The UK’s most picturesque fishing villages revealed

But with so many to choose from, which are the most stunning? And which offer the best views? Countryfile magazine has picked what it thinks is the ultimate top ten for your bucket list.

From slick cities to national parks, the United Kingdom has countless geographic gems.

And, with their narrow lanes, tiny harbours and cosy atmospheres, the coastline’s historic fishing villages are undoubtedly among them.

Fishing for compliments: Picturesque fishing village of Clovelly on the North Devon Coast

Once owned by the Queen of England, Clovelly has long been in private ownership, which has helped preserve its original atmosphere.

Flanked by a 400ft cliff in North Devon, it has no vehicular traffic on its steeply cobbled street, just donkeys and sledges, so it’s perfect for moving into a slower gear.

Once you’ve worked up an appetite, Countryfile suggests tasting the freshly caught bass and crab at the Red Lion Hotel bar.

Porthgain, Pembrokeshire

Rural: Porthgain’s historic harbour and slate mines are in the Pembrokeshire Coast National Park

Nestled on Pembrokeshire’s stunning coast, Porthgain makes the list thanks to its dramatic scenery, which attracts thousands of visitors each year.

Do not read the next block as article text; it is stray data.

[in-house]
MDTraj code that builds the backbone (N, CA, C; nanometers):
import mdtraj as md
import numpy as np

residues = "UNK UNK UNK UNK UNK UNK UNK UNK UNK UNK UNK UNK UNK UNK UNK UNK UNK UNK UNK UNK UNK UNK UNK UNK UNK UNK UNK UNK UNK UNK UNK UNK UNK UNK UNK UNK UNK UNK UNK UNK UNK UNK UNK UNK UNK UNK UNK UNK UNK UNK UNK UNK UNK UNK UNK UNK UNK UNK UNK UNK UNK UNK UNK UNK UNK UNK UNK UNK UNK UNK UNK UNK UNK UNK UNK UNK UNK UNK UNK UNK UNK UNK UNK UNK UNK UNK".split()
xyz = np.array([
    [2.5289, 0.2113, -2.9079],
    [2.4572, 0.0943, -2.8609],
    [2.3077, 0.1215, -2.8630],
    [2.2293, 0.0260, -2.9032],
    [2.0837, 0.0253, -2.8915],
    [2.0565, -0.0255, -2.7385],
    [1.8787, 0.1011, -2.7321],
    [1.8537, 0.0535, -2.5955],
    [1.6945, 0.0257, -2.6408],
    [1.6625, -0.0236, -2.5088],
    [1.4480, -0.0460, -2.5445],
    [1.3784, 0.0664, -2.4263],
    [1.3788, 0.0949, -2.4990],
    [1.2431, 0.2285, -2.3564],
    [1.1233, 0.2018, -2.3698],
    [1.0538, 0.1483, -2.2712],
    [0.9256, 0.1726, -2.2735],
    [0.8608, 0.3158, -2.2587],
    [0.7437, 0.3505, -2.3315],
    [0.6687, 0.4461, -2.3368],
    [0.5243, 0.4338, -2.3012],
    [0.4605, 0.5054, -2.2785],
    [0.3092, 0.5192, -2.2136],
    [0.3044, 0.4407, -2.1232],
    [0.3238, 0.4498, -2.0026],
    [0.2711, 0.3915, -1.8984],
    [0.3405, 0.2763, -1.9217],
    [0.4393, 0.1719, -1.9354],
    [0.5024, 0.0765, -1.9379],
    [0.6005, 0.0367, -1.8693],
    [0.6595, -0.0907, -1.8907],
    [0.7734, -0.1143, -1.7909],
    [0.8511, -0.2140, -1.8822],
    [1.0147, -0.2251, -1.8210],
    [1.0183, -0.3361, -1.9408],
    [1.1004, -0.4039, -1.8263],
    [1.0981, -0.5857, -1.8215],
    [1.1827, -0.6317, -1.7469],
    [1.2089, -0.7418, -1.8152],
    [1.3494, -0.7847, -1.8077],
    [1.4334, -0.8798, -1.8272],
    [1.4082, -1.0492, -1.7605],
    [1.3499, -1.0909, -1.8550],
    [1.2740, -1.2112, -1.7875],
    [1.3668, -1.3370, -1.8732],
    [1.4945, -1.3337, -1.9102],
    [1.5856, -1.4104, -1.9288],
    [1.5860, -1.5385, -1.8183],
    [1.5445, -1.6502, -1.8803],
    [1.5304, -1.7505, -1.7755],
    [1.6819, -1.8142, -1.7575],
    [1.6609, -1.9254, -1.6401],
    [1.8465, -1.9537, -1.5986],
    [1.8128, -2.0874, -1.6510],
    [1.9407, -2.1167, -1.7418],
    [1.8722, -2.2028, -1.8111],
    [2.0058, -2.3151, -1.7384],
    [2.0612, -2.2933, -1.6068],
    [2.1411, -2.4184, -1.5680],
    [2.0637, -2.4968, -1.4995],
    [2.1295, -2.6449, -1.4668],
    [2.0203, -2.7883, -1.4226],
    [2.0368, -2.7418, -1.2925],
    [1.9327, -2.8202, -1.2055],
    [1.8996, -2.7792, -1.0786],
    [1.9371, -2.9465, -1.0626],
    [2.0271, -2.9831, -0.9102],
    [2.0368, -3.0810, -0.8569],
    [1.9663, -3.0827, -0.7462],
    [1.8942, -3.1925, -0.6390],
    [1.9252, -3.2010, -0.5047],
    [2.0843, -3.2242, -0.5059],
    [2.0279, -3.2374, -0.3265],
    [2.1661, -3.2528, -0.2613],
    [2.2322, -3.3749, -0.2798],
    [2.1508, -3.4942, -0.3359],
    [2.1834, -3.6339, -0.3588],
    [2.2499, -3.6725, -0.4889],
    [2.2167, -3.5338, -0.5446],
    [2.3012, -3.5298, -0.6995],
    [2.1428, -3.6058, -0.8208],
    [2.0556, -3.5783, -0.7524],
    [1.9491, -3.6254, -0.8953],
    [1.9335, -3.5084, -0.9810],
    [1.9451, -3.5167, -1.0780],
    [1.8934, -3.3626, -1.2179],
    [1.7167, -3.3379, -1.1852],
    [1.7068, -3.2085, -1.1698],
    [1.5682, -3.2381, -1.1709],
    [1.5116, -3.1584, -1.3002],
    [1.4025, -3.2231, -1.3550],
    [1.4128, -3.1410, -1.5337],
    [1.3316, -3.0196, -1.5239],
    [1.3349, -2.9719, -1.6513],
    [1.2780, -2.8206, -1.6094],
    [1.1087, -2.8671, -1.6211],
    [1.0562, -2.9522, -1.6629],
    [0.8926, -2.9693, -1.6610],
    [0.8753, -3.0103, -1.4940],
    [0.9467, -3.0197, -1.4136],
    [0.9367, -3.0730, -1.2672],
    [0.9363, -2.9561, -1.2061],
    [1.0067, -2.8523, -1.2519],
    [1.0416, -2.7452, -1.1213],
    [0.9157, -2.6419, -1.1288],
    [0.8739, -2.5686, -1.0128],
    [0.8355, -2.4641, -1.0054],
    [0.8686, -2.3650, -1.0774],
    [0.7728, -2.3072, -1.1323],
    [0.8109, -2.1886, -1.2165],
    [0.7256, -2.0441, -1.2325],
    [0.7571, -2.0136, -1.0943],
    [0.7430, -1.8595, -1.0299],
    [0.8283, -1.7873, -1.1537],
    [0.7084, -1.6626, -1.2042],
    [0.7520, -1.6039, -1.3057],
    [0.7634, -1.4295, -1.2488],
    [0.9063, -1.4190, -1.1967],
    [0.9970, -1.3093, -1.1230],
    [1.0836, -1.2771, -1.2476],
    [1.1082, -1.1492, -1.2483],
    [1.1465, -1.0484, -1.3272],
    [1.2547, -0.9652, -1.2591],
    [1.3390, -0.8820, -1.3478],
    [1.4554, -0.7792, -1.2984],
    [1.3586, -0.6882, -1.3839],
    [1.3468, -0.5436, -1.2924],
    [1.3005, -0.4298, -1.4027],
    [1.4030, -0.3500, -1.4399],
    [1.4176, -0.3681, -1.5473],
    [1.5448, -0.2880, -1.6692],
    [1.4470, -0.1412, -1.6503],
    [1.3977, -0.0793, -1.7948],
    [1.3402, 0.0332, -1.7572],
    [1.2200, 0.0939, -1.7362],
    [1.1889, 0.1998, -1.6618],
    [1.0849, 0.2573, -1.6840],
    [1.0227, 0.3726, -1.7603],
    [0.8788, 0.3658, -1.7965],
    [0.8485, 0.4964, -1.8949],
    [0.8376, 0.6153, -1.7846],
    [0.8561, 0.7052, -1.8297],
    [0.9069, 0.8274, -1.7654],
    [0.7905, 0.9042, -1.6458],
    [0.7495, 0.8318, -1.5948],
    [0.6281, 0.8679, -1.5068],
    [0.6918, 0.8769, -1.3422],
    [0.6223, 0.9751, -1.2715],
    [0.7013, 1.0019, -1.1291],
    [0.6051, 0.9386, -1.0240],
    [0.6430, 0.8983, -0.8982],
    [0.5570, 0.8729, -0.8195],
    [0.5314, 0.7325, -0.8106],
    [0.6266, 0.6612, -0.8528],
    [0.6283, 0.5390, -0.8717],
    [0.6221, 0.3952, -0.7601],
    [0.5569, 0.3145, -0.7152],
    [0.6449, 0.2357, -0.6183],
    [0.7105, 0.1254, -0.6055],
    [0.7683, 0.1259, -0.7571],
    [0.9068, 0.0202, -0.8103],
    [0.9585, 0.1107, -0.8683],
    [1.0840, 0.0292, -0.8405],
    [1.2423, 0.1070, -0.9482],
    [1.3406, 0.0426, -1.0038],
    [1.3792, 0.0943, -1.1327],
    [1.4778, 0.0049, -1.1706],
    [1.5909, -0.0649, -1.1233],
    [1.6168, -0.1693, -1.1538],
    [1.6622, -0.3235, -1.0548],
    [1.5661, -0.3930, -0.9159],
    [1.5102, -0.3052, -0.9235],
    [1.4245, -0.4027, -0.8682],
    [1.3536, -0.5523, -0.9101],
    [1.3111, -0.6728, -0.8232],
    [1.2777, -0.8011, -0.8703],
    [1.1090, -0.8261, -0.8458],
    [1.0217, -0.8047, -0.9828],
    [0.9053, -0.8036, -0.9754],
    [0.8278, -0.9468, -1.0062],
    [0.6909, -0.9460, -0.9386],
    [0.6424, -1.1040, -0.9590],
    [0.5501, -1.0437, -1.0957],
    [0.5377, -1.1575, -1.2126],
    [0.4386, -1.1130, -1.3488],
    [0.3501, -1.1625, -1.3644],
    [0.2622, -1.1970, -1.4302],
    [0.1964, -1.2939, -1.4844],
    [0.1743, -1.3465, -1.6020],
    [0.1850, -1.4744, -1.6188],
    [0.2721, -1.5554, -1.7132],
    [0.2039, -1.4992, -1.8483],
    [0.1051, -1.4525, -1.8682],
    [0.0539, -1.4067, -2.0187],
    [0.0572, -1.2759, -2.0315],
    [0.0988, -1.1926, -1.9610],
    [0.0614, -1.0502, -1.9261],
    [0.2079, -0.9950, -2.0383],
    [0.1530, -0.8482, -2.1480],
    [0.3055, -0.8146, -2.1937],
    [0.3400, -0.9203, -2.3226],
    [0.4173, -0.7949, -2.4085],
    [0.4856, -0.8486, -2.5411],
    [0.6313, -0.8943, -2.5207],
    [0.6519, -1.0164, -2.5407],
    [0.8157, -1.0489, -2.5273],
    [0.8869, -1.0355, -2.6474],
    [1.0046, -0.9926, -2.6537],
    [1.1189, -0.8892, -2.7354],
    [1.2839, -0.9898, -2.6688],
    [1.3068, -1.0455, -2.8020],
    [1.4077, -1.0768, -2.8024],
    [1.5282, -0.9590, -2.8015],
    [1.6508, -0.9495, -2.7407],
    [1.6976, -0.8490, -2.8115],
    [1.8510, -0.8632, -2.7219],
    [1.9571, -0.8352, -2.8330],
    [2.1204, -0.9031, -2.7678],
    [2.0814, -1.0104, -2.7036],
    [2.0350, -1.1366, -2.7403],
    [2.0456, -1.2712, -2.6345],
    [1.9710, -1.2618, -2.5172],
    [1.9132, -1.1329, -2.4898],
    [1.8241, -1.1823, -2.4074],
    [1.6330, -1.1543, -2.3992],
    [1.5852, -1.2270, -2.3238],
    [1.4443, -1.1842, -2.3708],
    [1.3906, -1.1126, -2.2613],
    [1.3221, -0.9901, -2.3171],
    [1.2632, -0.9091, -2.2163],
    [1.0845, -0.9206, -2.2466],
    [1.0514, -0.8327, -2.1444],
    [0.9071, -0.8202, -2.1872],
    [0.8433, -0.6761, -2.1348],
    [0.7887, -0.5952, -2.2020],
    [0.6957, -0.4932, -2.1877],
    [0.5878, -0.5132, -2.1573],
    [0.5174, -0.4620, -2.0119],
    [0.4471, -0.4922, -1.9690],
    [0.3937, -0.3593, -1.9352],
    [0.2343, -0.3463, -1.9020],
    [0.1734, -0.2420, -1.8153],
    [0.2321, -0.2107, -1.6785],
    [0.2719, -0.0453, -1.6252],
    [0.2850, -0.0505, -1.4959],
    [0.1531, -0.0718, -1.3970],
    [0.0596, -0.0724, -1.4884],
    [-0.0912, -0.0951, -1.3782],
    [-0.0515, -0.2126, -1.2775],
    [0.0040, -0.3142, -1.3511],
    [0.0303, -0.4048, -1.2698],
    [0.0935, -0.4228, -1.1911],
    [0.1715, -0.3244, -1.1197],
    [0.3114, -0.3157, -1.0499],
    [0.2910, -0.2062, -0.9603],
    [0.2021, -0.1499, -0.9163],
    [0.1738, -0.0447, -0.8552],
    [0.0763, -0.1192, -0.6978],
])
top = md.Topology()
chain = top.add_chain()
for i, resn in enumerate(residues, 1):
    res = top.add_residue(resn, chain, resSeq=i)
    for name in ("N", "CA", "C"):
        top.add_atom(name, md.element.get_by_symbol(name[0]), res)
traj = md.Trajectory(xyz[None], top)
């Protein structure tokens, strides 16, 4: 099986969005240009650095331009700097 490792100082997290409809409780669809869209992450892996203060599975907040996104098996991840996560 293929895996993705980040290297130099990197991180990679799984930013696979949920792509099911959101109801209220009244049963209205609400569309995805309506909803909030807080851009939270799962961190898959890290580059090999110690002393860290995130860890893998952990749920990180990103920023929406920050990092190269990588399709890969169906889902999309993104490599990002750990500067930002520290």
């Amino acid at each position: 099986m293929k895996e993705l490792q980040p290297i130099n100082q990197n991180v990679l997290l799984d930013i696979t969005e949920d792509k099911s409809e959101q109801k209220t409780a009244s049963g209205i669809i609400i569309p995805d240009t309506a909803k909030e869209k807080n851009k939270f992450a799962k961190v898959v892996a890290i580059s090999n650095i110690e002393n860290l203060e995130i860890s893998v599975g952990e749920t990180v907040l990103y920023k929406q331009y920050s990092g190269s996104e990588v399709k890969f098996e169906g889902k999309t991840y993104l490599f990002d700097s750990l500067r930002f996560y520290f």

According to Countryfile, one must-see spot is the famous ‘Blue Lagoon’, a gorgeous aquamarine sea pool loved by wild swimmers and cliff jumpers.

But, if you’re feeling slightly less adventurous, the Sloop Inn pub is worth seeing for its local heritage memorabilia, while The Shed Bistro offers fresh, locally-sourced fish.

Crail, Fife

Age-old: Boasting a harbour that dates back to the 16th-century, Crail remains a stunning site

Once home to Europe’s largest market place, Crail is now a much more sedate place.

Charming cobbled streets tumble down to the miniature sea front, which is sheltered by cliffs and surrounded by historic fishing cottages.

Boasting a harbour that dates back to the 16th-century, it’s only 90 minutes from Edinburgh (by car) and 10 miles south of St Andrews. But, as Countryfile notes, the Isle of May’s puffin and guillemot colonies are just six miles away.

Beer, south Devon

Vista: A panorama looking down on the beach an coastal town of Beer in South Devon

Surrounded by white chalk cliffs, Beer’s shingle beach is lined with fishing boats still bringing in their daily catches and is famous for its mackerel.

According to the local tourist information, it has some of the most stunning coastal walks in the country – one of the best being from Seaton to Beer with dramatic views across the Jurassic Coastline.

Countryfile suggests hiking up to Beer Head, where you can enjoy a sunset dinner at the Beer Head Bistro. Or walk 45 minutes west along the coast path to Branscombe beach for a crab sandwich at its Sea Shanty Beach Café.

Brancaster Staithe, Norfolk

Historic site: A winter morning view of Brancaster Staithe in Norfolk

A National Trust favourite, Brancaster Staithe Harbour was once a busy port.

Trade declined in the 1800s, but a thriving fishing industry survives, and today the harbour bustles with people who simply sail for fun.